- The Washington Times - Tuesday, July 12, 2011

The D.C. Council decided Tuesday to postpone an attempt to get the city involved in handgun registration, instead deciding to first help businesses find suitable locations to do the work.

“I understand [council] members are hesitant about this,” said council member Phil Mendelson, upon withdrawing his legislation. “The perception or misperception [is] that we are getting into the gun business and displacing private activity.”

Mr. Mendelson, at-large Democrat, proposed the legislation because the city’s only federal firearms licensee, who oversees the transfer of out-of-state handguns to District residents, has been out of business for roughly three months.

Mr. Mendelson said he would instead wait until September to reintroduce the legislation with the hope that somebody else would come forward.

The city’s lone licensee, Charles Sykes Jr., lost the lease on his Southeast building in April, which has left D.C. residents unable to acquire a handgun.

The Metropolitan Police Department explains the predicament by saying D.C. residents can still purchase a handgun in another state.

However, federal law prohibits the sale of handguns across state lines. The state in which a gun is bought must transfer it to the federal firearms licensee in the purchaser’s state - except in the District because it now has none.

“It is important to note that this does not apply to rifles or shotguns, which do not need to be transferred to an FFL in the state of residence,” said police spokeswoman Gwendolyn Crump.

There are no commercial gun dealers in the city.

Mr. Mendelson said he pulled the bill in part because Capitol Hill has recently become more involved in city affairs.

“My concern is the current situation makes us more susceptible to interference by Congress,” he said.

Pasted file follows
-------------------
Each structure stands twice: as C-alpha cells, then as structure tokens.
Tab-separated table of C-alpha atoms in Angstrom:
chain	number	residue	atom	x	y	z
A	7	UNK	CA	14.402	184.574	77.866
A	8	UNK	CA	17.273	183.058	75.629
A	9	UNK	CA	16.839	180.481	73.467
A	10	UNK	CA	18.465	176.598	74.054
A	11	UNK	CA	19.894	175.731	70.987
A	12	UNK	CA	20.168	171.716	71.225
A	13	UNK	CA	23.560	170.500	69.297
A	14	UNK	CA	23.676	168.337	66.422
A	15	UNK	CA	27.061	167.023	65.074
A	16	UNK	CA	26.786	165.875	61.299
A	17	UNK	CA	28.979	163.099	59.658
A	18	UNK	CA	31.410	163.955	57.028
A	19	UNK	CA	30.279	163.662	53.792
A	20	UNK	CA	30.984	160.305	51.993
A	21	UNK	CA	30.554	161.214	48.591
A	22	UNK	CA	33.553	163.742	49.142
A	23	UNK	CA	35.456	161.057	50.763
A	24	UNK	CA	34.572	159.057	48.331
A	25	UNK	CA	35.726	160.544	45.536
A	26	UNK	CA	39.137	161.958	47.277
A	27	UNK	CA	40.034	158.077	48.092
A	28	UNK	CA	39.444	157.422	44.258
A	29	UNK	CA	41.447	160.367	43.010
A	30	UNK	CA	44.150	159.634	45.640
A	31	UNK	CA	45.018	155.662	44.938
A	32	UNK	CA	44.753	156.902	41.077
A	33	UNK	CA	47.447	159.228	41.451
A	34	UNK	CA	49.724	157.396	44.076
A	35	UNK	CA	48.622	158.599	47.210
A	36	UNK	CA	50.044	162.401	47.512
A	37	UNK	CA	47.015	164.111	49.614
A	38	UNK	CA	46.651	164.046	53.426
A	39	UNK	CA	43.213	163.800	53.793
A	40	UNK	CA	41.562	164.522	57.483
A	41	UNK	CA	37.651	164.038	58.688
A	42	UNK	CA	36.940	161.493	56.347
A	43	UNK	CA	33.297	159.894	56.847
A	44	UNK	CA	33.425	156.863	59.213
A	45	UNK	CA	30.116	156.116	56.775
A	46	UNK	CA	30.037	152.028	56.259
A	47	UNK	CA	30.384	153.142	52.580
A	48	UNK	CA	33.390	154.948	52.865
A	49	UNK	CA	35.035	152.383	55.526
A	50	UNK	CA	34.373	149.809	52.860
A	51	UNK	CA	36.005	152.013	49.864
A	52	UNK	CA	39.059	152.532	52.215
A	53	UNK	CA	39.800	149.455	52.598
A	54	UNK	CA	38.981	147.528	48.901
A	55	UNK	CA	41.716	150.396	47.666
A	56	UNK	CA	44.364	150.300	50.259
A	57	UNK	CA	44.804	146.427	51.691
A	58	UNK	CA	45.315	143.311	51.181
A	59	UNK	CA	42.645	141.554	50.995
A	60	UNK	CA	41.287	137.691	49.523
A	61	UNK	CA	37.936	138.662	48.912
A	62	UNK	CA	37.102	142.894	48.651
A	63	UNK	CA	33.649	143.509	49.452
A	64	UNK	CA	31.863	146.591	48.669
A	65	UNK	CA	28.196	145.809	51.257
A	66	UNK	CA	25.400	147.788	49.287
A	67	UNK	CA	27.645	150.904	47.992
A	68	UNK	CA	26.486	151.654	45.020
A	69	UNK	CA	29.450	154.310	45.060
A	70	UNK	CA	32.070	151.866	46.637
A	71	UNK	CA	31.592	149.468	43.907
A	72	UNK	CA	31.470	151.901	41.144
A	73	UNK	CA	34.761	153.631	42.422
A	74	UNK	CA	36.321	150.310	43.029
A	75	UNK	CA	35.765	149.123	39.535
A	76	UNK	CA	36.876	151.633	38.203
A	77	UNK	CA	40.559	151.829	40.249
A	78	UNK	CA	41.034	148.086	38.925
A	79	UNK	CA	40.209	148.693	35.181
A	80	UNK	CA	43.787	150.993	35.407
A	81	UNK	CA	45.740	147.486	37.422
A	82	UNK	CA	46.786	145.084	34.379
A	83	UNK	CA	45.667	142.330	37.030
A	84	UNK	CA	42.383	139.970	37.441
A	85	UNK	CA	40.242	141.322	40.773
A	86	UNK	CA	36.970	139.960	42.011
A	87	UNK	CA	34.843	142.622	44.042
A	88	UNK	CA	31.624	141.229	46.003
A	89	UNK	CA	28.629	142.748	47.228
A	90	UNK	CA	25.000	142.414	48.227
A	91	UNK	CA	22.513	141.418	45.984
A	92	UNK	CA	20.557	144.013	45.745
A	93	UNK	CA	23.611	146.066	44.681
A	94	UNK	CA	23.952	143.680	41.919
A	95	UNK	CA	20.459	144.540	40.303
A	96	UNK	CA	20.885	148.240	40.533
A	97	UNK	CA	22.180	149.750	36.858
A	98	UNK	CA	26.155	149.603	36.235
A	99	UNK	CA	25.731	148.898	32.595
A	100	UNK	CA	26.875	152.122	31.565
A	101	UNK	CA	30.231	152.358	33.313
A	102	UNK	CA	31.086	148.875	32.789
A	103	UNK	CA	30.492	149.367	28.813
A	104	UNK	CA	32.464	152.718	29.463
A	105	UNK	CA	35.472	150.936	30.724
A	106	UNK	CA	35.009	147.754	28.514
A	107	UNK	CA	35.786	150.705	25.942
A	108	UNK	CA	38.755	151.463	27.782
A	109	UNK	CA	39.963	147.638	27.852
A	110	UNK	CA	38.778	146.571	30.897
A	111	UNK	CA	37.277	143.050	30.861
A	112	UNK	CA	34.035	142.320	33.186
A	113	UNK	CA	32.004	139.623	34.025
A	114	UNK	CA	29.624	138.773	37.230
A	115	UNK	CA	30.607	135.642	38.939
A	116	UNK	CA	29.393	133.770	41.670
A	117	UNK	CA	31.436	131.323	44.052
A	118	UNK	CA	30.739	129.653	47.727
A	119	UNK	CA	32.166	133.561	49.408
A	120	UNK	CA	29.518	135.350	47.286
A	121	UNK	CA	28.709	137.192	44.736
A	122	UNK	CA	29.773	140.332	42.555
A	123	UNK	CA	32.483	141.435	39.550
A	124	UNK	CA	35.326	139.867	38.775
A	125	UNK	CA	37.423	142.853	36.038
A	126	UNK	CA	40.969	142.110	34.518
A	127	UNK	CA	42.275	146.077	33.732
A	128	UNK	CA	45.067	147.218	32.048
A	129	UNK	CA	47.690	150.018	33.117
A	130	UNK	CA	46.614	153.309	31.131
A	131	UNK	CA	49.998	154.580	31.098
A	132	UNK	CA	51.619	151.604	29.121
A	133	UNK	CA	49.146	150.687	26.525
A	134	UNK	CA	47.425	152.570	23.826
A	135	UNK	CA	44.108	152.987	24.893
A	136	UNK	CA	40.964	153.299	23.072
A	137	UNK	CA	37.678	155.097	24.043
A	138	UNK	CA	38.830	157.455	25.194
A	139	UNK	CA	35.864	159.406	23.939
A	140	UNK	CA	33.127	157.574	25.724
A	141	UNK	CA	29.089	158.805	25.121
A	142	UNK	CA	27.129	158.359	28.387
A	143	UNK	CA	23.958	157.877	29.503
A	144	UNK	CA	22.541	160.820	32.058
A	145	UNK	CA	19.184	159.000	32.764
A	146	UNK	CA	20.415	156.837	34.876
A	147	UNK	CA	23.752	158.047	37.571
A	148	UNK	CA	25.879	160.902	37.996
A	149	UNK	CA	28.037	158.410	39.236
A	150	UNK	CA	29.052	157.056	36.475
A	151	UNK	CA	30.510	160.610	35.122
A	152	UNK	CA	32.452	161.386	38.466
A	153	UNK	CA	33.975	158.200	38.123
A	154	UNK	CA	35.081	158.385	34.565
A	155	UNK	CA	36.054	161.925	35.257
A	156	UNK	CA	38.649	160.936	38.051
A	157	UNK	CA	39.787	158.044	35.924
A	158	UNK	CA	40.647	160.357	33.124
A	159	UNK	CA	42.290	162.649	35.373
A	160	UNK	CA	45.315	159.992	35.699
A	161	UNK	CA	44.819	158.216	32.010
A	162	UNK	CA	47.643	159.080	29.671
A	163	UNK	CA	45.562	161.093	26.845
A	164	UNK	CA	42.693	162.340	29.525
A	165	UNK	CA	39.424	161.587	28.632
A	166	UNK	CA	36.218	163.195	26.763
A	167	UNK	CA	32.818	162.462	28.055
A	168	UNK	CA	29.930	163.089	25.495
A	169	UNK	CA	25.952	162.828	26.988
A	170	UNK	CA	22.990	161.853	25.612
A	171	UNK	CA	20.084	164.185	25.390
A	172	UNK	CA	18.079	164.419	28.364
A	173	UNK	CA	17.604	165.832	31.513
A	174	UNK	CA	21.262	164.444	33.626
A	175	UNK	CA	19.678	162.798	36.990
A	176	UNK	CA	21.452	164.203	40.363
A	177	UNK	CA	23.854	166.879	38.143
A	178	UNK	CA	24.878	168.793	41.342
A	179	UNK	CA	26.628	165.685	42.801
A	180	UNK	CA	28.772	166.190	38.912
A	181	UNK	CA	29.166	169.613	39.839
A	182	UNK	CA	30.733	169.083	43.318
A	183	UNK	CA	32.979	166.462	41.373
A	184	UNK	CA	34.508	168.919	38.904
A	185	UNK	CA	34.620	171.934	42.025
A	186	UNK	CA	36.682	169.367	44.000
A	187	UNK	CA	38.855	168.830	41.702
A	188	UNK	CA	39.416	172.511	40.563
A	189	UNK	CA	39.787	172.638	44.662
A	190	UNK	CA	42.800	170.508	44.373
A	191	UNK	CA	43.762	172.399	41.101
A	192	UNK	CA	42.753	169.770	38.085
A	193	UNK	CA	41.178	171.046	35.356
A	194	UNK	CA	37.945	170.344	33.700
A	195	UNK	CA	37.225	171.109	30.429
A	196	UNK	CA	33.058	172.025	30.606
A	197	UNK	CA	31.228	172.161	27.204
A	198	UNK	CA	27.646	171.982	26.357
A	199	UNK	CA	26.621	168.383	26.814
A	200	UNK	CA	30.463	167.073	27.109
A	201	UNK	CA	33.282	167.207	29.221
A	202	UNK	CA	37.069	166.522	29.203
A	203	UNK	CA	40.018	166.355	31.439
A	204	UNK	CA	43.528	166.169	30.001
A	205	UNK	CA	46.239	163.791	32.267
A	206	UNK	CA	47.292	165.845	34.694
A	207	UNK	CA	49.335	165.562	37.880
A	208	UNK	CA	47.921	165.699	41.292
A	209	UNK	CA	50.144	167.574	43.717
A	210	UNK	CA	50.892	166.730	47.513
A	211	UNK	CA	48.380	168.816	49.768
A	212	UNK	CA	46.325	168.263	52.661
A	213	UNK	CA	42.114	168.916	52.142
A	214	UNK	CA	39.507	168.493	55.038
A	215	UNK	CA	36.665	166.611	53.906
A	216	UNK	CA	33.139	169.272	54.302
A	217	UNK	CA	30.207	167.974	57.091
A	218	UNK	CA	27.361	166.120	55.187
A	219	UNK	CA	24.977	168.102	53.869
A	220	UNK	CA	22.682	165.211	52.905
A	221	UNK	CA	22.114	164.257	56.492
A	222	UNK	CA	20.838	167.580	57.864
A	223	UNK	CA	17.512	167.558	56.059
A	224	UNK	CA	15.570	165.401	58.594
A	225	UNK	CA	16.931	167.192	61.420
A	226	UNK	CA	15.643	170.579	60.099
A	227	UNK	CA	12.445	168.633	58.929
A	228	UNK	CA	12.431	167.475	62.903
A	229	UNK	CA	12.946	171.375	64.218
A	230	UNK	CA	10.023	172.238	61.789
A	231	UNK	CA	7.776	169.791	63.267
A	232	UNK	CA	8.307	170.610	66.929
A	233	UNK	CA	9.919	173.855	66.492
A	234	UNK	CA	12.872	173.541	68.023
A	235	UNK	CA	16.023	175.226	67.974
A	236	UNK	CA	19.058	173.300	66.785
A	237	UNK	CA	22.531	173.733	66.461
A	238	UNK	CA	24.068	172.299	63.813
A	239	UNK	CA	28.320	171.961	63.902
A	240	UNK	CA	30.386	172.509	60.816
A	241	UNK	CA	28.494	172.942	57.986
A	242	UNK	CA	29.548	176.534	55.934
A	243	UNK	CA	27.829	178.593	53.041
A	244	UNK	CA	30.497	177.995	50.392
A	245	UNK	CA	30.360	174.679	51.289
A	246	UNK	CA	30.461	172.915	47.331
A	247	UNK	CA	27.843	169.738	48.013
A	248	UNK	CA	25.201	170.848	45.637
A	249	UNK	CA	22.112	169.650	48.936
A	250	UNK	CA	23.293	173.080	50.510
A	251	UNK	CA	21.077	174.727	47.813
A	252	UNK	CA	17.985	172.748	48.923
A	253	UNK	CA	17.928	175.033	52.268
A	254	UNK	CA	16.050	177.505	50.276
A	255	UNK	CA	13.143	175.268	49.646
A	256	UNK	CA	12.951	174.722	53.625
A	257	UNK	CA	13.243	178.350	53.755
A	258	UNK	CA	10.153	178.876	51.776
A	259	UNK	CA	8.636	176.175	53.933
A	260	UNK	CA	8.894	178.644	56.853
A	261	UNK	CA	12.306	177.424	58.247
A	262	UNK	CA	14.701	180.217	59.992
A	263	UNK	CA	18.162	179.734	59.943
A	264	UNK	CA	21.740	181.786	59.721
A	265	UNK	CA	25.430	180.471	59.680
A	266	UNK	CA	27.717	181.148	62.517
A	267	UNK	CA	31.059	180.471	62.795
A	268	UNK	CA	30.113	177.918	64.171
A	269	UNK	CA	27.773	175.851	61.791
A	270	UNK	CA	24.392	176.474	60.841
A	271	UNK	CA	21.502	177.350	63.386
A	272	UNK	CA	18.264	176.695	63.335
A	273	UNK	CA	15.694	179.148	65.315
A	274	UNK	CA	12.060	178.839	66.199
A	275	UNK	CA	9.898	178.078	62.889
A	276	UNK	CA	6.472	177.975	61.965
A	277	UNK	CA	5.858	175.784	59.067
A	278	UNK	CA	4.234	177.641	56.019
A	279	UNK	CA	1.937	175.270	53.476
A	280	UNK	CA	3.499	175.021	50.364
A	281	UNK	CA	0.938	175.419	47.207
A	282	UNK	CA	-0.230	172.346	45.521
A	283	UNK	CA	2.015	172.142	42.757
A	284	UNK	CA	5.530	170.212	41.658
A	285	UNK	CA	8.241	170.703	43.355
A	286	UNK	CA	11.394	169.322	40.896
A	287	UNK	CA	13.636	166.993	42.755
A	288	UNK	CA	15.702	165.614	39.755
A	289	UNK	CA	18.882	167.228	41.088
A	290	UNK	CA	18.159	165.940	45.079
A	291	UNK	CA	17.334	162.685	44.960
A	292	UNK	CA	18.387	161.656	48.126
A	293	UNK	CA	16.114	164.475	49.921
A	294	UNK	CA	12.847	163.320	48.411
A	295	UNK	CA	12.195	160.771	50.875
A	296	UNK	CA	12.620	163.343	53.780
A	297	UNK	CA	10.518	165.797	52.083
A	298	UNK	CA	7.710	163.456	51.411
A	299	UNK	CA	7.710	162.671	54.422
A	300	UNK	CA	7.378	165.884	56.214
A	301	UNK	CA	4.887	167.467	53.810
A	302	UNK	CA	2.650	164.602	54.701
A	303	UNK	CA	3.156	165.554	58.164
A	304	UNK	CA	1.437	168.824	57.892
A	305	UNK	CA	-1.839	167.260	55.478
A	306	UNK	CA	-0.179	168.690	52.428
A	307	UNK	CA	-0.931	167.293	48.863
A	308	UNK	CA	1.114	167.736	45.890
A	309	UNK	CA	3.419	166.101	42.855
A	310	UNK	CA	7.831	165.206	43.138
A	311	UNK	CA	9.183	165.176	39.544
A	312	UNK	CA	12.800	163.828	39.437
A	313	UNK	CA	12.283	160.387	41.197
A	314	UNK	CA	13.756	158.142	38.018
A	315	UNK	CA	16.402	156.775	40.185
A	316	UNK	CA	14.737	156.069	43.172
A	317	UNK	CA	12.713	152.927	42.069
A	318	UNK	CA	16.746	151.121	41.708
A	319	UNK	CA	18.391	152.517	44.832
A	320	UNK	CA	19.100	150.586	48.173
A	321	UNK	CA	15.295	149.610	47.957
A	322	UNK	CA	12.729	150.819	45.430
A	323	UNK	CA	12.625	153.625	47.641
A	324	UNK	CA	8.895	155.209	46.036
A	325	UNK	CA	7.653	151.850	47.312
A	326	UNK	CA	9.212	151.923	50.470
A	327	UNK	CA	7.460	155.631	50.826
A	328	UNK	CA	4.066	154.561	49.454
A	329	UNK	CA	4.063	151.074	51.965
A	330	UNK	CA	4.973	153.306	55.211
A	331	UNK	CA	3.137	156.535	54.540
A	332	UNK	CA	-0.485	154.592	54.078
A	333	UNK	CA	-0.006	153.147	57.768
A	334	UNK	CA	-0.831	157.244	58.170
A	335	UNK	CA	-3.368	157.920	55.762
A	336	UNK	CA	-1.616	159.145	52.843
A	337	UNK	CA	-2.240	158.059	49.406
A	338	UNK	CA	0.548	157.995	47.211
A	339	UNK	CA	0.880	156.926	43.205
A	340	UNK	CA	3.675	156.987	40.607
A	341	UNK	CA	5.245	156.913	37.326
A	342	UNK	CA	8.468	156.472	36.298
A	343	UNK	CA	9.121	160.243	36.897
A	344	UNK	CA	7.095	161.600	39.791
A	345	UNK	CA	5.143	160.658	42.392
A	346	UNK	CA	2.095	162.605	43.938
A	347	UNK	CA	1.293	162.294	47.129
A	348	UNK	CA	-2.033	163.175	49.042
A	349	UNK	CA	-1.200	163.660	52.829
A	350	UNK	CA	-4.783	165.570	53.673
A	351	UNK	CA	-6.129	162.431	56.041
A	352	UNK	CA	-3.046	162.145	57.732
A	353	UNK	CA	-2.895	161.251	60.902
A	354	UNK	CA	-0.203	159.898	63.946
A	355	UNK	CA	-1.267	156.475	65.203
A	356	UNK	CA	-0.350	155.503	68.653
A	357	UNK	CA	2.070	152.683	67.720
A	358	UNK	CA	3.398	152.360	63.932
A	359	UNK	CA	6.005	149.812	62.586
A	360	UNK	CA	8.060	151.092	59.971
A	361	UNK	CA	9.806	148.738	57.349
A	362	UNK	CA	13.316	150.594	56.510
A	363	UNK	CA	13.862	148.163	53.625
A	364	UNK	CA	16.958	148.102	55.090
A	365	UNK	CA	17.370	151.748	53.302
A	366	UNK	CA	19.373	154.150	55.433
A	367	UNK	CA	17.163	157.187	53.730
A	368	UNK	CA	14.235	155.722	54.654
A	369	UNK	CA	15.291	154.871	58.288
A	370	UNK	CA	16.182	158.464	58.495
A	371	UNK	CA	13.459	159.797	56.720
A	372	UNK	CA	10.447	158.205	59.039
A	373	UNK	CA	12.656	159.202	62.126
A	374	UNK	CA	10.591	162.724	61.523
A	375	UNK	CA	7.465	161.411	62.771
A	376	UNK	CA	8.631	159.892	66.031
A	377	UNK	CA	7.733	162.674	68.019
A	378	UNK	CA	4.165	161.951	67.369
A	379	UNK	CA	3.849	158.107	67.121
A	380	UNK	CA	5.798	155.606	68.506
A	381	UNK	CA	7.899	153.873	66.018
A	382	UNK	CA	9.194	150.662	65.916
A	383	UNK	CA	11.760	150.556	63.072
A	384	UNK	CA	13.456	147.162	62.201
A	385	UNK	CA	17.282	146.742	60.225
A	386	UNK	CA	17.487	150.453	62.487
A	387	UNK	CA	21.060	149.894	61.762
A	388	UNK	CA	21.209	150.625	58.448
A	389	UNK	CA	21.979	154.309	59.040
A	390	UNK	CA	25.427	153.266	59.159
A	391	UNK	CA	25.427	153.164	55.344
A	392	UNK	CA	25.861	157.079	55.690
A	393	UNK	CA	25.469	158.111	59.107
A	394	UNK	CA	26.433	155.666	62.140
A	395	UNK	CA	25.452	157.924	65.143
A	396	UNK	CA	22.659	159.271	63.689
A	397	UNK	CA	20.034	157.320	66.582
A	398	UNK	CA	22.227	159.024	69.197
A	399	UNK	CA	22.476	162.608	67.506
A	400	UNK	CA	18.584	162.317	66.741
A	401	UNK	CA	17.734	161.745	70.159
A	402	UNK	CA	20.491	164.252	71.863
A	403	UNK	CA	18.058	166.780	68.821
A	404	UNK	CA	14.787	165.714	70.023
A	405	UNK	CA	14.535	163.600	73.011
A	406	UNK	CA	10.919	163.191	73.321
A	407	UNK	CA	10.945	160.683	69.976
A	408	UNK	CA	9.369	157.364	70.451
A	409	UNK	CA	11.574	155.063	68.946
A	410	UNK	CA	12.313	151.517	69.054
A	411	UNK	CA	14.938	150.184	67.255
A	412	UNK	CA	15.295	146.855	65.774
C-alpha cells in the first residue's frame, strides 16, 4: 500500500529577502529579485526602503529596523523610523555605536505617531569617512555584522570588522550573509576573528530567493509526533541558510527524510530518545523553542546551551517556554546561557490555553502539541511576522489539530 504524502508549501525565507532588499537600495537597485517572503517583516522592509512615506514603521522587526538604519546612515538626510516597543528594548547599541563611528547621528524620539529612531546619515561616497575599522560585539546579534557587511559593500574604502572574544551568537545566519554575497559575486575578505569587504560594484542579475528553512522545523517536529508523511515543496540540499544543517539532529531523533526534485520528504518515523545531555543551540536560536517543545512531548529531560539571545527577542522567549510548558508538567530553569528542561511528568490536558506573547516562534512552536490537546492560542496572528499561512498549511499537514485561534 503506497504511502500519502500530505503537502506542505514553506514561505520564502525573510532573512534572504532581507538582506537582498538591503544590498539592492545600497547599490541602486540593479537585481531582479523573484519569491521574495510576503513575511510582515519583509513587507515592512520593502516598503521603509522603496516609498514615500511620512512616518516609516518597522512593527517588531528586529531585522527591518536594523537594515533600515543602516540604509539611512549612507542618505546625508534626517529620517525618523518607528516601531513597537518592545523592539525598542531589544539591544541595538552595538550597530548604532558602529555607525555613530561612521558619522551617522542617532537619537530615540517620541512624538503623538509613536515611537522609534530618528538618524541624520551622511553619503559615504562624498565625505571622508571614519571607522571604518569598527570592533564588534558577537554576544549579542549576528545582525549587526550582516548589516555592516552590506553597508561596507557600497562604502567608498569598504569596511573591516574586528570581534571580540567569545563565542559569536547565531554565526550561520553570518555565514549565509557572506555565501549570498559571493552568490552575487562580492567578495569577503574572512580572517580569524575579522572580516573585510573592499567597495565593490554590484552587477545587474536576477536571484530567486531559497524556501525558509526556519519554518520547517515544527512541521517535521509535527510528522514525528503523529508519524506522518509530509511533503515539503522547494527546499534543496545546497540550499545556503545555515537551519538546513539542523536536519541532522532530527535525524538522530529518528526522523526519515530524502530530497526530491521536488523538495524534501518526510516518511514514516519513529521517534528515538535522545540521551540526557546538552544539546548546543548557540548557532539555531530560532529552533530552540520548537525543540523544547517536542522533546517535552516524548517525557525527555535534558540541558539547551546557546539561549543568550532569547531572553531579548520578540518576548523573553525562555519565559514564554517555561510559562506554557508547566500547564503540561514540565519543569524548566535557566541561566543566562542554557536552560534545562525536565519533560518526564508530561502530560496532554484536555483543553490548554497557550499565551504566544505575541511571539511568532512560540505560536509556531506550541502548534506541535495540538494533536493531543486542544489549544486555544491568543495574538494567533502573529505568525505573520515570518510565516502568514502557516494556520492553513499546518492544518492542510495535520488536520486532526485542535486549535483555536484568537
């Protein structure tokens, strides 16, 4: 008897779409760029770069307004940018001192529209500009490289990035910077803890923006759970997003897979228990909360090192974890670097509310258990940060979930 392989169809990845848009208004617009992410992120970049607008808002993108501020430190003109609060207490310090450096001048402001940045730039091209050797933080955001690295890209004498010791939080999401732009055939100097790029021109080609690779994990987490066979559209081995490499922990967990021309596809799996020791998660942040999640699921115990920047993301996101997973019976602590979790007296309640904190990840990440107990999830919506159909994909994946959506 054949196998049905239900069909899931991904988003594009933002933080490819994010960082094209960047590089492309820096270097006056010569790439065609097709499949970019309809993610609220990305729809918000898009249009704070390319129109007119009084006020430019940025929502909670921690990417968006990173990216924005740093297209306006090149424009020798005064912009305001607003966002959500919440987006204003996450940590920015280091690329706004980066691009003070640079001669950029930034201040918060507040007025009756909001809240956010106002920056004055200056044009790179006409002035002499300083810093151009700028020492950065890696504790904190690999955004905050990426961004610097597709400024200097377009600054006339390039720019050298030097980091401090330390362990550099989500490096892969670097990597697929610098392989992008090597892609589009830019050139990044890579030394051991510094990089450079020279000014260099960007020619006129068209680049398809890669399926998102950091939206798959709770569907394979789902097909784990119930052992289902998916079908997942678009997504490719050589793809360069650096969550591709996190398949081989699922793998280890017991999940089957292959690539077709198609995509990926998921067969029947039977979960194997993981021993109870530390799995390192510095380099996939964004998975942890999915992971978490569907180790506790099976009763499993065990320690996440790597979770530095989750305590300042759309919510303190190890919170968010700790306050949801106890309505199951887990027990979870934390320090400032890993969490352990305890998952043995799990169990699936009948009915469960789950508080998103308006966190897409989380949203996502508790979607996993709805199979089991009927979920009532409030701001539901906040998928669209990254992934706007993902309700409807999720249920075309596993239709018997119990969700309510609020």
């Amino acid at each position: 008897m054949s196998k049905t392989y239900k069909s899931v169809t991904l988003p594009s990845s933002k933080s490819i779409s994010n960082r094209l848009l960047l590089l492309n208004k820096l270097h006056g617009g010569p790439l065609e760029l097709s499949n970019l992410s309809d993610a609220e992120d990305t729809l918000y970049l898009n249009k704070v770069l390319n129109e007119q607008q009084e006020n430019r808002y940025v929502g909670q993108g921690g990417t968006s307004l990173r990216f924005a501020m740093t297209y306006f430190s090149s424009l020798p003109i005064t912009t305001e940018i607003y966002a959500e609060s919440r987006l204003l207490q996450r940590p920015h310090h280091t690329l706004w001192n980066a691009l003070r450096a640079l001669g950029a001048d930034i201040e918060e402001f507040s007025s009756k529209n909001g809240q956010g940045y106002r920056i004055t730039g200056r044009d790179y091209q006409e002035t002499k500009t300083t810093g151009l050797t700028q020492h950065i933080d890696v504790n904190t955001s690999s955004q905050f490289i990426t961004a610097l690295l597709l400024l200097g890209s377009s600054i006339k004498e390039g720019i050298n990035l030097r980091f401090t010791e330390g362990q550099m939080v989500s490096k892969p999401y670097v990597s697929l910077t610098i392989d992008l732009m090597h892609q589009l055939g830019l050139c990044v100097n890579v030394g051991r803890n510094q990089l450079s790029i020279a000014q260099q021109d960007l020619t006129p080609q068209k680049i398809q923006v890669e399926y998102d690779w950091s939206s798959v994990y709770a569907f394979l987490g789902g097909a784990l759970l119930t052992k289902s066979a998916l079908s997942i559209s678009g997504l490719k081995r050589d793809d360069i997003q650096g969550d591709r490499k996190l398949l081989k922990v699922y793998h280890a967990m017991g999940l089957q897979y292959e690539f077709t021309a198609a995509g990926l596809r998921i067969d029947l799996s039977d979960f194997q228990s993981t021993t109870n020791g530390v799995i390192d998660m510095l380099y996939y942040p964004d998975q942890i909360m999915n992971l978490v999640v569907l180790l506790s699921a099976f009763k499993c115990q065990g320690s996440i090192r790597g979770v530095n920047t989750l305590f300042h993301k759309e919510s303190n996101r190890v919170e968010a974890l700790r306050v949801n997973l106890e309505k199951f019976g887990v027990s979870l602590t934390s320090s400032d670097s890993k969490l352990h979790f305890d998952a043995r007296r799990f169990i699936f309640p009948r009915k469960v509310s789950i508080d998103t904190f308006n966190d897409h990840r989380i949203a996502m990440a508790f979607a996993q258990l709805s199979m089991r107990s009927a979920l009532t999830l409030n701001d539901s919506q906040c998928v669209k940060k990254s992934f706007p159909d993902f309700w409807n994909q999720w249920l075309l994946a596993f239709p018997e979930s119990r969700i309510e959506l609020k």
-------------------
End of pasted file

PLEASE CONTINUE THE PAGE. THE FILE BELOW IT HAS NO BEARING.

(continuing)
Mr. Mendelson also likely knew that Mayor Vincent C. Gray, a Democrat, would strongly oppose the bill if passed.

Hours before the bill was brought before the council, on the final day before summer recess, Mr. Gray expressed deep concerns about the city getting into gun licensing.

“One of the things I don’t want to do is have the government in this business,” he told WTOP radio. “We don’t want the government becoming a purveyor of guns.”

The mayor said the city has been “moving expeditiously and earnestly” to help Mr. Sykes find a new location, including the possibility of finding him a public space as an interim solution and commercial space as a long-term solution.

One major hurdle is zoning laws. When the District’s handgun ban was struck down by the U.S. Supreme Court in 2008, zoning laws were enacted that required such businesses to be in commercial districts and 300 feet away from schools, libraries or other landmarks.

Attorney Alan Gura, who represented plaintiff Dick Heller in the case, has already filed a suit against the city, arguing three residents who wished to purchase handguns have been unable to do so since Mr, Sykes lost his lease.

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